The Cultural Mandate and The Great Commission
September 8, 2013 we examined Jesus' radically brilliant answer to a tricky question. In large part, the sermon had been influenced by the work of theologian Michael Horton, who discusses the original "cultural mandate" given to Adam and Eve - to rule over all creation - and how that changes through the fall of Adam and the redemption of Jesus. This excerpt is taken from his excellent book The Christian Faith:
“Only after the fall in the garden is the gospel announced, creating a new community within the human race that will be given an additional mandate: the Great Commission. They will subdue, rule, fill, and expand, but not by creating just governments and empires of cultural advancement -- for this is now common rather than holy labor -- but by Word and sacrament. Instead of dominating and subduing by sword, this community will fill the earth with God’s glory by announcing the fulfillment of God’s promise and his gathering of the remnant form all the nations to Zion.
"With the Sinai covenant, however, God establishes a new theocratic kingdom, reuniting the cultural and cultic mandates. As God’s new Adam, Israel is to drive the serpent from the garden, rule and subdue the nations occupying God’s land, and establish righteousness in all the earth. Nevertheless, ‘like Adam they transgressed the covenant’ (Hos 6:7). And yet Yahweh reissues the promise after Israel’s fall: he will descend to judge and deliver. The theocracy will be dismantled (signaled by the Spirit’s evacuation from the temple, rendering it common rather than holy), and the land will be ruled by foreign oppressors, but Yahweh will again hear and answer the cries of his exiled people and send his Messiah.
“In this phase of the kingdom, with the King himself present in the flesh on the earth in humiliation and forgiveness rather than power and glory, the cult and culture once again become distinct activities. The kingdoms of this age, like Rome, pursue their common vocations, and now believers are commanded by Jesus, ‘Therefore render to Caesar the things that are Caesar’s, and to God the things that are God’s” (Matt:22:21). Even oppressive rulers are ‘God’s ministers’ in the cultural sphere of our common curse and common grace as we live alongside unbelievers; we must honor and submit to these governors (Ro 13:1-7; 1Pe 2:13-17). Believers pursue their common vocations alongside unbelievers in the world with distinction in service and godliness.”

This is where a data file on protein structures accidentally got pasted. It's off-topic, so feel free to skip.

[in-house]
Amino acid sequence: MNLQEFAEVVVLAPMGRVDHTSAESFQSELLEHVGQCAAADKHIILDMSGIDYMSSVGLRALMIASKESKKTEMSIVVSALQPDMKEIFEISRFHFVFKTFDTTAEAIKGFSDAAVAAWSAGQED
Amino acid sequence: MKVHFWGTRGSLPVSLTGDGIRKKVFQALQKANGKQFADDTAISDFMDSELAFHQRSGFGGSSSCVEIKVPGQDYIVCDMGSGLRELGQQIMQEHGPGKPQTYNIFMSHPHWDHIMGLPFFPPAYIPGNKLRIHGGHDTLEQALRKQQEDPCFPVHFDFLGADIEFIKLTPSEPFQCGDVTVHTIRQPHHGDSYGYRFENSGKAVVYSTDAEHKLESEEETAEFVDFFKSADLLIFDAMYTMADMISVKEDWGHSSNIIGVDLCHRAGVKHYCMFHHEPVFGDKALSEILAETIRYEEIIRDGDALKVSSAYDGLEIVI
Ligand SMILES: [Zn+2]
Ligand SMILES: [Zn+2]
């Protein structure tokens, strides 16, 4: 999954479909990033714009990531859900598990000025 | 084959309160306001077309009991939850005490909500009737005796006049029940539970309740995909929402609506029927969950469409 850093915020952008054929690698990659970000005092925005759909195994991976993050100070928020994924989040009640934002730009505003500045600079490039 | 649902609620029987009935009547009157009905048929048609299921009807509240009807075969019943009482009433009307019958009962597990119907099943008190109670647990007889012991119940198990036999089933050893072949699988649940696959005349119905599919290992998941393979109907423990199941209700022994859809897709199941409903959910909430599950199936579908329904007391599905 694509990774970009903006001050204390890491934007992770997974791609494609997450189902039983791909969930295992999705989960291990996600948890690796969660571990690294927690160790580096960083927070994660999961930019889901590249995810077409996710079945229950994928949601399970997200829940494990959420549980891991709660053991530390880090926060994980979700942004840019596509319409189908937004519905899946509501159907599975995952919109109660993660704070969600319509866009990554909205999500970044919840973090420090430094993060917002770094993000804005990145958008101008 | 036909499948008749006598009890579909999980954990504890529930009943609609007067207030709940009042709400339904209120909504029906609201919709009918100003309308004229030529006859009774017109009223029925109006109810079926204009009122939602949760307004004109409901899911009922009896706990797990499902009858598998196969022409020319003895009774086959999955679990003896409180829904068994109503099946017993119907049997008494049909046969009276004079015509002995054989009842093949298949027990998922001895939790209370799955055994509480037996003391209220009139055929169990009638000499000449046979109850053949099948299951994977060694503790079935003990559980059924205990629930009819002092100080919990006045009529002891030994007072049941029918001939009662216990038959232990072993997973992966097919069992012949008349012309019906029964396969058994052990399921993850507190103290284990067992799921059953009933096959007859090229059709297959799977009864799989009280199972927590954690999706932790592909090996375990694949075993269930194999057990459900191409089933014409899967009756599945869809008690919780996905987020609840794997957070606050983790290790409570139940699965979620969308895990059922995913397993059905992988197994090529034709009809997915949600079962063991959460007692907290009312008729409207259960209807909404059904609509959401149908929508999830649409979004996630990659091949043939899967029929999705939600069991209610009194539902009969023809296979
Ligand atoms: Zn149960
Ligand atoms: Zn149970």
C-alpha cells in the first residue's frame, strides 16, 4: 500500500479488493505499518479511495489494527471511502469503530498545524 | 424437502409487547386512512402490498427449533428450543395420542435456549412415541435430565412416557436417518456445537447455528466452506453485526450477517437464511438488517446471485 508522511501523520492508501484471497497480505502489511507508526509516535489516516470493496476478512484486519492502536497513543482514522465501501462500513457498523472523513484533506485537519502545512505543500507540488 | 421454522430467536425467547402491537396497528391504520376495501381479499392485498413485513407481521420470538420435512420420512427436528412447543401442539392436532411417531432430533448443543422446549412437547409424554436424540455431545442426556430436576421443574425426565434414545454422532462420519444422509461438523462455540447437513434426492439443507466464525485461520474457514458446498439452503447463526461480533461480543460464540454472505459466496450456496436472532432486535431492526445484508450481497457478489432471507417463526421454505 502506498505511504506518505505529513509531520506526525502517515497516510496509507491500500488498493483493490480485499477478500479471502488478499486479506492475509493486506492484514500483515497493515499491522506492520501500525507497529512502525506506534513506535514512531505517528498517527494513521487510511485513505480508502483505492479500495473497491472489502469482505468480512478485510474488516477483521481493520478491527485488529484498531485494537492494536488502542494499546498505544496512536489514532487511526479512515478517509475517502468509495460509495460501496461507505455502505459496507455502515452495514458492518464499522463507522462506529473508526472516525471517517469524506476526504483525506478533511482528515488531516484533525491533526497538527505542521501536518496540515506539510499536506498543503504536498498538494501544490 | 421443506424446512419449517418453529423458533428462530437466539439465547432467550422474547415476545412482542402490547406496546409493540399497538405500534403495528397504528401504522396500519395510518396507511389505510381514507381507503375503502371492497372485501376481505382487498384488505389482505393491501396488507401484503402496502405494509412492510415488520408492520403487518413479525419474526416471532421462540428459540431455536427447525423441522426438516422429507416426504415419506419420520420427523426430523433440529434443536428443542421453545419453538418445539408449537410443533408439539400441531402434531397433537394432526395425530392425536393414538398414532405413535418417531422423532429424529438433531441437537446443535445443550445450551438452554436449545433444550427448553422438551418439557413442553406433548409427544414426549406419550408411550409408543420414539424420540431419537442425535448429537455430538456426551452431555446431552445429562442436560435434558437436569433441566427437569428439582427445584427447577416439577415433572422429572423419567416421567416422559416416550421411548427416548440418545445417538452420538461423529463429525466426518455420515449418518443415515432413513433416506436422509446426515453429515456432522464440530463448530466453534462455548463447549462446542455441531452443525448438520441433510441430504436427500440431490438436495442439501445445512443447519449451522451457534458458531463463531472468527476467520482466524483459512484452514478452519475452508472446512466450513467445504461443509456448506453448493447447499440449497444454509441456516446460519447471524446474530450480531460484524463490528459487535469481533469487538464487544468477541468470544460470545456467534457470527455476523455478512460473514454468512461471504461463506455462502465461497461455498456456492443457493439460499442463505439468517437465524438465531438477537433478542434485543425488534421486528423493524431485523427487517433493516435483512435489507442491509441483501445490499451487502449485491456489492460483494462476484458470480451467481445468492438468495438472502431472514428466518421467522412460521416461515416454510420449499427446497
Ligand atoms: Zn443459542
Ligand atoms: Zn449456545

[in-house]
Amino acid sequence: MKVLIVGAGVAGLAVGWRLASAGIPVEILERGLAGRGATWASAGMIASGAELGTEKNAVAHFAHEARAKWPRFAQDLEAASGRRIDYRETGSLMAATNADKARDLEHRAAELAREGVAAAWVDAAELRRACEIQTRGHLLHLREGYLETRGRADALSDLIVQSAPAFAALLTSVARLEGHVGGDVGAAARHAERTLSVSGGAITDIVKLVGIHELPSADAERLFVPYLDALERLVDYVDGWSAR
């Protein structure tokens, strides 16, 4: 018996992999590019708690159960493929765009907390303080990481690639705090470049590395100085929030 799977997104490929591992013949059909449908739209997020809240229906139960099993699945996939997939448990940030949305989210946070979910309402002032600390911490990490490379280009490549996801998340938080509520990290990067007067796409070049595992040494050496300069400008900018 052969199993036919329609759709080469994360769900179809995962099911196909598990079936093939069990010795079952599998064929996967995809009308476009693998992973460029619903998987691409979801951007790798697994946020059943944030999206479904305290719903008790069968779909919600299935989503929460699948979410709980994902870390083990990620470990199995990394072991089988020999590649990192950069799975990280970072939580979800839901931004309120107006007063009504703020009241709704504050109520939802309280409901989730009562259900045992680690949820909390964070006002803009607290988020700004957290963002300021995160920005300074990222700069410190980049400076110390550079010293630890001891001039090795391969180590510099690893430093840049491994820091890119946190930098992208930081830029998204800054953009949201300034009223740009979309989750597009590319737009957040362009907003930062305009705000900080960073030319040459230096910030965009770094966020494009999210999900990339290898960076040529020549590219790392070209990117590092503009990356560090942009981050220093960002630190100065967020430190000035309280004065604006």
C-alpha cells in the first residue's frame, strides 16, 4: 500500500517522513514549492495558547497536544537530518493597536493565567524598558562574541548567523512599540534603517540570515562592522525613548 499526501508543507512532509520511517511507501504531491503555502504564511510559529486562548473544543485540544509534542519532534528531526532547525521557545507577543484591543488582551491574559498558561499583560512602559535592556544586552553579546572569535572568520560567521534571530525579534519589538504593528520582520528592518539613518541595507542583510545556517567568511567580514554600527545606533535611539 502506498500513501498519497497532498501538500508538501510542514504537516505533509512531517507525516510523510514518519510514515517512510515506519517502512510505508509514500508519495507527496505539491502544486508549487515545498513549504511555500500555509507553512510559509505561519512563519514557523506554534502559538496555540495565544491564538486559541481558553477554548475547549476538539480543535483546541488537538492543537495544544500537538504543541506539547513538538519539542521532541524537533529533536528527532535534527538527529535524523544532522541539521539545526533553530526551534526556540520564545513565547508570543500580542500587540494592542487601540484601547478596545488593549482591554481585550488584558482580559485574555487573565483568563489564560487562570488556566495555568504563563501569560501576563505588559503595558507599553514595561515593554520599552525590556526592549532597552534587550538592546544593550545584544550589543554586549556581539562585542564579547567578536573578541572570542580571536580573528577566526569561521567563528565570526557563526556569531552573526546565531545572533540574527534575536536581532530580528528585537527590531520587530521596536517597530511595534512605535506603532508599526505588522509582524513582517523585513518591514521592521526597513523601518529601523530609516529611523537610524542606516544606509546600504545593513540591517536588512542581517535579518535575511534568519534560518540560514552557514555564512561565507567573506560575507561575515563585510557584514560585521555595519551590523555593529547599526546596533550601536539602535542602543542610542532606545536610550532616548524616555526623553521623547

"At the same time believers also pursue the aims of the Great Commission that Jesus gave to his disciples rather than to the world at large. Like Joseph and Daniel, who held positions of secular leadership during periods of exile, some believers may become rulers of state and leaders in many other cultural labors. Nevertheless, like Joseph and Daniel, they are not to confuse their cultural mandate (which they share with unbelievers) and their evangelical mandate to spread God's kingdom. While refusing to accommodate their faith and practice to the idolatry of the nations they serve, such leaders also do not seek to advance and expand God's kingdom by means of the powers that they are given as secular rulers. Christ's followers will not imitate the Gentile rulers, who 'lord it over' their people, but will instead imitate the Son of Man, who 'came not to be served but to serve, and to give his life [as] a ransom for many' (Mt 20:25-28). Unlike the theocracy in Eden before the fall and in Canaan, instituted at Sinai cult (worship) and culture (common vocations in the world) are sharply distinguished, though not intrinsically opposed. Nowhere int he New Testament is the Great Commission fused with the cultural mandate. Rather than offer a blueprint for establishing Christ's kingdom through cultural, political, or social power, Paul's instructions for daily conduct of believers in civil society seem rather modest: 'to aspire to live quietly, and to mind your own affairs, and to work with your hands, as we instructed you, so that you may walk properly before outsiders and be dependent on no one' (1Th 4:11-12). Believers and unbelievers continue to share equally in cultural vocations, by God's common grace. However, Christ's kingdom of grace is advanced in the Great Commission, by God's saving grace."
-Michael Horton, The Christian Faith: A Systematic Theology For Pilgrims on the Way, pp. 712-713.